Structural studies using electron microscopy and freeze fracture analysis revealed large dilatations within junctions following glucose perfusion. Madara and Pappenheimer further demonstrated that the transport of glucose via SGLT1 caused dilatation of the tight junctions[ 90 ].

They concluded that passive glucose absorption is a result of paracellular solvent drag, and is indeed SGLT1 dependent. Therefore, like the more recent model suggested by Loo et al [ 39 ], these investigators suggest that the transport of water is SGLT1-dependent. However, this theory suggests the presence of a non-specific route, which could potentially allow passage of several solutes. Ferraris and Diamond proposed an alternative theory, in which paracellular flow is negligible[ 91 , 92 ].

Based on the determination of up-dated kinetic constants for glucose absorption, and the determination of the usual free glucose concentrations in the intestinal lumen, they concluded that SGLT1 fully accounts for glucose absorption. Much of their work is based on studies examining long-term dietary adaptations, from which they concluded that BBM transporters are matched to dietary intake.

Much of the controversy surrounding the role of the paracellular pathway stems from the discrepancies between the estimated concentrations of glucose in the intestinal lumen.

Rat small intestine absorption and membrane digestion in the process of aging

Pappenheimer[ 94 ] used the rate of membrane hydrolysis of maltose to indirectly measure luminal glucose concentrations. They also point out that the techniques used by Ferraris et al [ 92 ], which involve glucose analysis of luminal contents, will underestimate the concentration found at the membrane following hydrolysis by disaccharidases. The actual physiological levels of glucose in the lumen remain a subject of debate.

The concept of more than one transport system for glucose was suggested by Malo[ 95 ]. Using human fetal and adult BBM vesicles, curvilinear Eadie-Hofstee plots and sodium activation curves were obtained when glucose concentrations were varied in the medium. These findings, coupled with determinations of phloretin-sensitive and -insensitive components, and the ability of the BBM vesicles to transport 3-O-methylglucose, suggested the presence of two transport systems: a high-affinity low-capacity system and a low-affinity high-capacity system[ 95 , 96 ].

Although this concept was proposed many years ago, it was not until recently that interest in the area has re-emerged due to an alternative model of intestinal glucose transport proposed by George Kellett and his colleagues at the University of York, and by Edith Brot-Laroche and her colleagues at the University of Paris. Several years ago, GLUT2 was detected in the BBM of enterocytes in diabetic animals, although at the time this was interpreted to be a pathological event[ 63 ].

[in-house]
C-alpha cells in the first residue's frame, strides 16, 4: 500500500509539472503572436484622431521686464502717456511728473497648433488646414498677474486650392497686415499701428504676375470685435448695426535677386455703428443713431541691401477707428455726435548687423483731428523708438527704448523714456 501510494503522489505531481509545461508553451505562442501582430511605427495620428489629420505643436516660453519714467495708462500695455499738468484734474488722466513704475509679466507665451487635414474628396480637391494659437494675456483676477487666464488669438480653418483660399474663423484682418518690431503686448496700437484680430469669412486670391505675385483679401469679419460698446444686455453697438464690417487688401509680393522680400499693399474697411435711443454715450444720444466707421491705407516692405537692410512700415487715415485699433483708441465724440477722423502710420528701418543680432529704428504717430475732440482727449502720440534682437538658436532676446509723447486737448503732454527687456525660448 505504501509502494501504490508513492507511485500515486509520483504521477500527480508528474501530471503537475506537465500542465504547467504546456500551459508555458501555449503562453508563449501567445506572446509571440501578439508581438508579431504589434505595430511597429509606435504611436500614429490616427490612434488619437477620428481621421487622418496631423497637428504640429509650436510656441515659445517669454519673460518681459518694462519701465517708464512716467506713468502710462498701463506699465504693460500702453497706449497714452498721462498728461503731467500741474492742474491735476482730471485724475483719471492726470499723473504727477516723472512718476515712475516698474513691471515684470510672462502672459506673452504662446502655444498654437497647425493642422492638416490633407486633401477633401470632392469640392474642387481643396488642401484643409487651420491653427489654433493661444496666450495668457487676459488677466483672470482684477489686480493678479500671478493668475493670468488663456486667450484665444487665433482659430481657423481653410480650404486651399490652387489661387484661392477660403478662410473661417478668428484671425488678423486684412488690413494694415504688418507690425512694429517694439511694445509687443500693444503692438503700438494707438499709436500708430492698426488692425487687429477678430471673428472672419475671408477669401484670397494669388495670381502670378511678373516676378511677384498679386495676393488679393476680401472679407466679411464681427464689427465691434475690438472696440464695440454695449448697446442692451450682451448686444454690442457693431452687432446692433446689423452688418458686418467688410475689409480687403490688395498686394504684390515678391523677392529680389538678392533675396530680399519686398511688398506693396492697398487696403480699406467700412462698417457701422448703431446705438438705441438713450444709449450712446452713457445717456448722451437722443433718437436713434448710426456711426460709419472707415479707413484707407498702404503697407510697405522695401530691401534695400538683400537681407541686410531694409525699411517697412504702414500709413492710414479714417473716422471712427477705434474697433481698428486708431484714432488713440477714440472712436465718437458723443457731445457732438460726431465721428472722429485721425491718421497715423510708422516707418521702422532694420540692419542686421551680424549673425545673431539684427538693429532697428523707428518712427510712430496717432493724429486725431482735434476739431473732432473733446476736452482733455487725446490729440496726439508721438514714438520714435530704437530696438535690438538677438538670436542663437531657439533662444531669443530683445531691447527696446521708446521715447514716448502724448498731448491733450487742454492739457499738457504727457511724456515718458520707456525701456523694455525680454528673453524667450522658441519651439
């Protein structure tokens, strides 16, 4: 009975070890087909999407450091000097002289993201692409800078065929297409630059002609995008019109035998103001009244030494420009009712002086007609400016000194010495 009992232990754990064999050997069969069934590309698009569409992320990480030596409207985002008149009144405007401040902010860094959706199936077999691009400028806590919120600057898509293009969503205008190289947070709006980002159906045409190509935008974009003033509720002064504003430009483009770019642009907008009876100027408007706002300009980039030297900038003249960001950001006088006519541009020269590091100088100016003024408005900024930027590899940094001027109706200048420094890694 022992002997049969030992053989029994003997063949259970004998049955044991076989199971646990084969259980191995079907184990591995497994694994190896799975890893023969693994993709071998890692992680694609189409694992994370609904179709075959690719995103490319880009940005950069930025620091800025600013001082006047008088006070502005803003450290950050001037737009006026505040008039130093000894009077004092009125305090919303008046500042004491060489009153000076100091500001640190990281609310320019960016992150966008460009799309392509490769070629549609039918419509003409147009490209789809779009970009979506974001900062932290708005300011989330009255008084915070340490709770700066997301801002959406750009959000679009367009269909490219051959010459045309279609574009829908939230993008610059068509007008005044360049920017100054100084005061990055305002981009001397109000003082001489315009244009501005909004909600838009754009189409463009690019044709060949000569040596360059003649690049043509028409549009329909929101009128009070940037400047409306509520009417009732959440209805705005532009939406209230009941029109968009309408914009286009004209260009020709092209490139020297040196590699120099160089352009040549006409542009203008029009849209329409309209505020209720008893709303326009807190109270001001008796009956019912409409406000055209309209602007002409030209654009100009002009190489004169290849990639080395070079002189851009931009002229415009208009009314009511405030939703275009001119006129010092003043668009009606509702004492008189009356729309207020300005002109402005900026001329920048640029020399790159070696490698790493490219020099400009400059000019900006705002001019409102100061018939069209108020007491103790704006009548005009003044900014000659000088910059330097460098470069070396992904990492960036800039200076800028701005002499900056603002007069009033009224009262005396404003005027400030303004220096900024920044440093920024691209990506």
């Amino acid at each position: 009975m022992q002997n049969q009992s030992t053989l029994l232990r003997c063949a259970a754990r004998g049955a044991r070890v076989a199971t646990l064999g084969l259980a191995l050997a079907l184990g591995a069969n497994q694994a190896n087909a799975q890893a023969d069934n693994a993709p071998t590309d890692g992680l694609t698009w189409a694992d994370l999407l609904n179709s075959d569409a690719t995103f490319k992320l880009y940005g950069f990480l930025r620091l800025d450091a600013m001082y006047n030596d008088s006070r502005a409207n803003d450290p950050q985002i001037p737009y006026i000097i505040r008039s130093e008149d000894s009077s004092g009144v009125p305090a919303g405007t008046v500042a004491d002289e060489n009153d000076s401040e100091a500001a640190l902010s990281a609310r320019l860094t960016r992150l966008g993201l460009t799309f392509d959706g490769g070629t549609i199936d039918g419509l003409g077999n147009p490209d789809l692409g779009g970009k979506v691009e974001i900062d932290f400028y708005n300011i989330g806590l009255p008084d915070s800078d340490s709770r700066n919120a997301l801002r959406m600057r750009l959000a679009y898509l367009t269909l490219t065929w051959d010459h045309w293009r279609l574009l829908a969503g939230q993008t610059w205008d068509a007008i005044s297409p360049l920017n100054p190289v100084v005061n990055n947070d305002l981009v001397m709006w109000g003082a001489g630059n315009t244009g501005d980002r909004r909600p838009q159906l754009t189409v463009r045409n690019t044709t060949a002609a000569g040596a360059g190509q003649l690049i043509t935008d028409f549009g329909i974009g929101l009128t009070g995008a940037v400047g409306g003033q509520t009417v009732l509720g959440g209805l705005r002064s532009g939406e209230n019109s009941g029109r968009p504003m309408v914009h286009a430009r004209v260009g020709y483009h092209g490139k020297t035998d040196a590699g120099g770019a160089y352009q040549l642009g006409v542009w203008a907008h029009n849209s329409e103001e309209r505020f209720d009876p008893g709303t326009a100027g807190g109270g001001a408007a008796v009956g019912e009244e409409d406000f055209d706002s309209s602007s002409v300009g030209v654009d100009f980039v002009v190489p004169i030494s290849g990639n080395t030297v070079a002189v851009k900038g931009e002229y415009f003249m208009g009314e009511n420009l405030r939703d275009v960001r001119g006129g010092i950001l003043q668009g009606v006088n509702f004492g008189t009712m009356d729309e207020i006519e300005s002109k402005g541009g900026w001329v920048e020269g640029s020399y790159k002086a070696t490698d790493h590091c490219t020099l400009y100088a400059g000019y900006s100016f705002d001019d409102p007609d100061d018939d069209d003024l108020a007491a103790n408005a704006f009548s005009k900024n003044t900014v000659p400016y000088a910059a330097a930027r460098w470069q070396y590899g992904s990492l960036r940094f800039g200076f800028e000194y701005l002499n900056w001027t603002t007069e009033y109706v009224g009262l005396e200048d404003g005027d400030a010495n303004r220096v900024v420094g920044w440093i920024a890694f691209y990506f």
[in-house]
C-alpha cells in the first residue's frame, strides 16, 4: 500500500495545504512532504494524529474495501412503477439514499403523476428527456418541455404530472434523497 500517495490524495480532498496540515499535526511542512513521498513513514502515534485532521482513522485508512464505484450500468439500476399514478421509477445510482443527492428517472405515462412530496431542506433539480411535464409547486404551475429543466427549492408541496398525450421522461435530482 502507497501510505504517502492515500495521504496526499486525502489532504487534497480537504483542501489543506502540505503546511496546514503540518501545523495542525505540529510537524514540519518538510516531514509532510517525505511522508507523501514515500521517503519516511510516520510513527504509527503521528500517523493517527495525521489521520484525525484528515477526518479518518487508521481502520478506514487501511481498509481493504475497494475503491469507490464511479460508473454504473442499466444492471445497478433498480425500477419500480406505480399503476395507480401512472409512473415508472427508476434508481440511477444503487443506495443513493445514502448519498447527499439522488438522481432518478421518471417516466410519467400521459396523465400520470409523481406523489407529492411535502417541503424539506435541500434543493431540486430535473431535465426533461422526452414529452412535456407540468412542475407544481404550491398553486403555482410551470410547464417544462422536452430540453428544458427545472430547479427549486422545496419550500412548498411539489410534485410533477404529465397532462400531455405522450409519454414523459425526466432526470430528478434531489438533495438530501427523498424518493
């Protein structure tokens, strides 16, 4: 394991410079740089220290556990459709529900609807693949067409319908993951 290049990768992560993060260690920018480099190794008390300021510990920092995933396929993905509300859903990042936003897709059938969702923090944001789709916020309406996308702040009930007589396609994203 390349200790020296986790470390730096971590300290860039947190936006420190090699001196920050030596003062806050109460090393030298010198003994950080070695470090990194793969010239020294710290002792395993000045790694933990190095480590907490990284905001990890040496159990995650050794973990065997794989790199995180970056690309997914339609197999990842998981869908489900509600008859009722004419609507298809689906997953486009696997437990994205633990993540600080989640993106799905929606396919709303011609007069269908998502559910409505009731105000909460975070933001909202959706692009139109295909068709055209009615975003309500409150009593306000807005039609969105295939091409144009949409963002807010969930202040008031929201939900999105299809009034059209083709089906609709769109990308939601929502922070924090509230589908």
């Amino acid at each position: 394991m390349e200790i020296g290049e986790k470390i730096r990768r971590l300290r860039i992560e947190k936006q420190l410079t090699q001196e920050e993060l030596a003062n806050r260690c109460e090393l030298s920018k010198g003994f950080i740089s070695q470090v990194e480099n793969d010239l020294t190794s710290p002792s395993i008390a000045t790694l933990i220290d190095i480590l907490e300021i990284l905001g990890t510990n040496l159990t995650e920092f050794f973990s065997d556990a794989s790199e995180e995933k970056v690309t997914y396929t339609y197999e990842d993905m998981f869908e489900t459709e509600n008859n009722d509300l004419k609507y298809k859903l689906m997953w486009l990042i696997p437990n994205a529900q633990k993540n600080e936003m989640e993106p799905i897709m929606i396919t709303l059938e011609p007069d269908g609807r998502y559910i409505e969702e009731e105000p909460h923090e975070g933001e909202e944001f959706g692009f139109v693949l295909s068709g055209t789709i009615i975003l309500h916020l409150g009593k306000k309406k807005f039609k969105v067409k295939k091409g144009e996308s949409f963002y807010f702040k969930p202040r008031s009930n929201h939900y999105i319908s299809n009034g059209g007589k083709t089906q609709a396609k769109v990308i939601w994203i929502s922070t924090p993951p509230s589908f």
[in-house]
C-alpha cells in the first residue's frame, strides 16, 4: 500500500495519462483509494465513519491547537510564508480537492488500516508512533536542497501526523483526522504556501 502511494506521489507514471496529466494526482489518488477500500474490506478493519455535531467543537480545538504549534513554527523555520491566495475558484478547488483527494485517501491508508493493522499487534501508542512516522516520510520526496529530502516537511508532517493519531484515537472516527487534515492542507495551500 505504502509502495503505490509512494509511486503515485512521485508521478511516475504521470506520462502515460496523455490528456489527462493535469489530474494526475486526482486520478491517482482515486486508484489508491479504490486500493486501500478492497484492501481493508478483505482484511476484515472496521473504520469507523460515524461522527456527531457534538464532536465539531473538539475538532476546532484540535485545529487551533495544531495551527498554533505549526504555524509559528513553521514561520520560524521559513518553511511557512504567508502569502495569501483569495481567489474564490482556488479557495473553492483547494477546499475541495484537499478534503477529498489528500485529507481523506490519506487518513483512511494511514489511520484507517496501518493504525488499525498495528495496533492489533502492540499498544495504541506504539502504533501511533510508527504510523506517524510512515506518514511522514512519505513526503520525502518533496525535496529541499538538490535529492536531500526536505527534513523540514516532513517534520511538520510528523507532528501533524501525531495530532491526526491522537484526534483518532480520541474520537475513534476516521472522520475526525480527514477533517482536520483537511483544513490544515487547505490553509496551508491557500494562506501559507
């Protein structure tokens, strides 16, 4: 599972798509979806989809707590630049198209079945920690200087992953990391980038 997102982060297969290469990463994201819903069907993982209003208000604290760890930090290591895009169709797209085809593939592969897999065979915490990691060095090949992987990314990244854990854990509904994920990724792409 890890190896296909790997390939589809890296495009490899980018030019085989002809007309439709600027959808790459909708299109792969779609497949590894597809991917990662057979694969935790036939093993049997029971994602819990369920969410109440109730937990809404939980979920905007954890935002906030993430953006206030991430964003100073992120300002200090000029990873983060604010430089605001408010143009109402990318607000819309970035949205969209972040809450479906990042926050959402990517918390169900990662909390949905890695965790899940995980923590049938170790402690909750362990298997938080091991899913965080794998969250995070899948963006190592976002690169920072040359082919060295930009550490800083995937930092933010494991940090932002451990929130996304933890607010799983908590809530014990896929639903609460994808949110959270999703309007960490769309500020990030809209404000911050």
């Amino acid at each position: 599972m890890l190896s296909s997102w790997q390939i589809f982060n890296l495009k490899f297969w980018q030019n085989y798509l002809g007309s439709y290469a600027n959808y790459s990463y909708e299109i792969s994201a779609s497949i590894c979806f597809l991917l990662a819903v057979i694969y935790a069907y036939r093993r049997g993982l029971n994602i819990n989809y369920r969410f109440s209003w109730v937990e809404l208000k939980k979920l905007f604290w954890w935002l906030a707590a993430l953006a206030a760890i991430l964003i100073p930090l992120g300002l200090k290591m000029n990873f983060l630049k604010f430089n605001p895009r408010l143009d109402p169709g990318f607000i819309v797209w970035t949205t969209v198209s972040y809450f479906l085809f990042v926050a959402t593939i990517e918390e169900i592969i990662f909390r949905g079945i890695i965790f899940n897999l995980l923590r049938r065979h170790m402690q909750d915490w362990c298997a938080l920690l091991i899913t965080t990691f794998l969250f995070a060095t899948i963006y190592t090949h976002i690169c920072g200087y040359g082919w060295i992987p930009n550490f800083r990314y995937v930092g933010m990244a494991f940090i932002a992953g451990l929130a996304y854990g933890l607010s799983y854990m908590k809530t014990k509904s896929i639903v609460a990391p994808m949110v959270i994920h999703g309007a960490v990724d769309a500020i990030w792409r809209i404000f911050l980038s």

Interestingly, these are the same cells that are responsible for glucose absorption. Once a meal is ingested and BBM enzymes hydrolyse disaccharides, luminal glucose concentrations increase. A rounding of the apical surface, due to a contraction of the peri-junctional actomyosin ring, allows luminal glucose to have increased access to the BBM enzymes and transporters.

Helliwell et al[ 67 ] investigated the role of several signalling pathways in intestinal fructose absorption. Using an in vivo perfusion model, they showed that inhibitors of these pathways wortmannin and rapamycin, respectively block GLUT2 trafficking to the BBM and inhibit sugar absorption. A role for insulin in the regulation of intestinal sugar absorption is suggested. This observation may help to explain why the passive component was more apparent in the in vivo studies, as compared to in vitro experiments. Helliwell and Kellett [ ] looked at perfusion conditions in order to determine if the so called passive component was SGLT1-dependent, as suggested by their work, or was SGLT1-independent, as suggested by earlier work by Debnam and Levin[ ].

They concluded that the passive component is independent of the active component in high mechanical stress perfusions, suggesting that SGLT1-dependent recruitment of GLUT2 did not occur under these conditions. This may be related to the restrictions in blood flow and supply of endogenous nutrients and hormones caused by the high stress perfusions. Clearly, the perfusion conditions affect the results of the experiment, and this may explain the discrepancies between various studies. Currently, there are two commercially available antibodies that recognize GLUT2: one that recognizes the extracellular loop between transmembrane 1 and 2 Biogenesis, Poole, England ; and another that recognizes a portion of the C- terminus Research Diagnostics, Flanders, NJ.

The choice of antibody is important, as Au et al demonstrated that the biotinylation procedure they used to detect surface proteins interfered with the ability of the GLUT2 antibody to recognize the extracellular loop, forcing them to use the C-terminus antibody[ ]. In agreement with this notion, different APN-associated complexes have been isolated previously [ 19 , 20 , 44 , 45 ]. Likewise, isolation of proteins from lipid rafts has been performed using a diversity of experimental conditions and tissue sources [ 47 ].